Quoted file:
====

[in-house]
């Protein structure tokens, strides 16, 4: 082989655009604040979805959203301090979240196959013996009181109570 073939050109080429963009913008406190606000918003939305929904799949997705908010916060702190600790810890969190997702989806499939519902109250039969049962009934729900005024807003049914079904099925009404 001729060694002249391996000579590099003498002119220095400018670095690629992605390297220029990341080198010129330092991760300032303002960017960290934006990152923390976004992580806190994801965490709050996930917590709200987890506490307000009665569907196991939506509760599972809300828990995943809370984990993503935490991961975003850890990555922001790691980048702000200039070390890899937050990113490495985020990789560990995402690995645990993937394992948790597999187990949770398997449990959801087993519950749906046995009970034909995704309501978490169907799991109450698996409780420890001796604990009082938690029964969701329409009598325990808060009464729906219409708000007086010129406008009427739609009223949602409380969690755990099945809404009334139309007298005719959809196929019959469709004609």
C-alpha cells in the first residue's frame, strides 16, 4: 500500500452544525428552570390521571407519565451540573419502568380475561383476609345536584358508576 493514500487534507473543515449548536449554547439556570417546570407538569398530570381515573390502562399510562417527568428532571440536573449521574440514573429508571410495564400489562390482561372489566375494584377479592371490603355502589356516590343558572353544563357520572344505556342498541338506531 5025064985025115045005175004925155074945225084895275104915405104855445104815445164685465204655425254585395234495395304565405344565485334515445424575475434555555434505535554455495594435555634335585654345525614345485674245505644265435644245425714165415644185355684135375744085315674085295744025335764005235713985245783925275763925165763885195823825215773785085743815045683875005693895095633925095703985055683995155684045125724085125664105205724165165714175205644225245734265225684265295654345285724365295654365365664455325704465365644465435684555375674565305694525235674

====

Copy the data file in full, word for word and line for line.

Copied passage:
[in-house]
């Protein structure tokens, strides 16, 4: 082989655009604040979805959203301090979240196959013996009181109570 073939050109080429963009913008406190606000918003939305929904799949997705908010916060702190600790810890969190997702989806499939519902109250039969049962009934729900005024807003049914079904099925009404 001729060694002249391996000579590099003498002119220095400018670095690629992605390297220029990341080198010129330092991760300032303002960017960290934006990152923390976004992580806190994801965490709050996930917590709200987890506490307000009665569907196991939506509760599972809300828990995943809370984990993503935490991961975003850890990555922001790691980048702000200039070390890899937050990113490495985020990789560990995402690995645990993937394992948790597999187990949770398997449990959801087993519950749906046995009970034909995704309501978490169907799991109450698996409780420890001796604990009082938690029964969701329409009598325990808060009464729906219409708000007086010129406008009427739609009223949602409380969690755990099945809404009334139309007298005719959809196929019959469709004609």
C-alpha cells in the first residue's frame, strides 16, 4: 500500500452544525428552570390521571407519565451540573419502568380475561383476609345536584358508576 493514500487534507473543515449548536449554547439556570417546570407538569398530570381515573390502562399510562417527568428532571440536573449521574440514573429508571410495564400489562390482561372489566375494584377479592371490603355502589356516590343558572353544563357520572344505556342498541338506531 5025064985025115045005175004925155074945225084895275104915405104855445104815445164685465204655425254585395234495395304565405344565485334515445424575475434555555434505535554455495594435555634335585654345525614345485674245505644265435644245425714165415644185355684135375744085315674085295744025335764005235713985245783925275763925165763885195823825215773785085743815045683875005693895095633925095703985055683995155684045125724085125664105205724165165714175205644225245734265225684265295654345285724365295654365365664455325704465365644465435684555375674565305694525235674